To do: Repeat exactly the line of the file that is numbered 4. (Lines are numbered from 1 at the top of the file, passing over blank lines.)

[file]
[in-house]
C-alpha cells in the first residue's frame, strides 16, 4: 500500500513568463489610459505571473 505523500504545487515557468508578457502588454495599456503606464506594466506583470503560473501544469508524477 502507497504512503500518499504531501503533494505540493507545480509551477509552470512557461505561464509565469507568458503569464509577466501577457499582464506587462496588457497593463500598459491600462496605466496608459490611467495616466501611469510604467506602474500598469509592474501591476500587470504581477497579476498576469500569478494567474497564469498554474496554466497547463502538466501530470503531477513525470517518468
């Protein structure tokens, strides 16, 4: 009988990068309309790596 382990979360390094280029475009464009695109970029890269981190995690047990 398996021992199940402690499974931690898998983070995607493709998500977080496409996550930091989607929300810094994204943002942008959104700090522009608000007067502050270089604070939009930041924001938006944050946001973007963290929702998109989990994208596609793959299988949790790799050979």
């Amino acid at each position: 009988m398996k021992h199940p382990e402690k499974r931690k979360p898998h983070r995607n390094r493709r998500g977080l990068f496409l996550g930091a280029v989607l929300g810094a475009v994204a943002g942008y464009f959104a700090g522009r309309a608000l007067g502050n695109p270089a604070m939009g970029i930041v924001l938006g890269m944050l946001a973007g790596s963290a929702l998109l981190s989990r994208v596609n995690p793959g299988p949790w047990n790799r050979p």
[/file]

């Amino acid at each position: 009988m398996k021992h199940p382990e402690k499974r931690k979360p898998h983070r995607n390094r493709r998500g977080l990068f496409l996550g930091a280029v989607l929300g810094a475009v994204a943002g942008y464009f959104a700090g522009r309309a608000l007067g502050n695109p270089a604070m939009g970029i930041v924001l938006g890269m944050l946001a973007g790596s963290a929702l998109l981190s989990r994208v596609n995690p793959g299988p949790w047990n790799r050979p």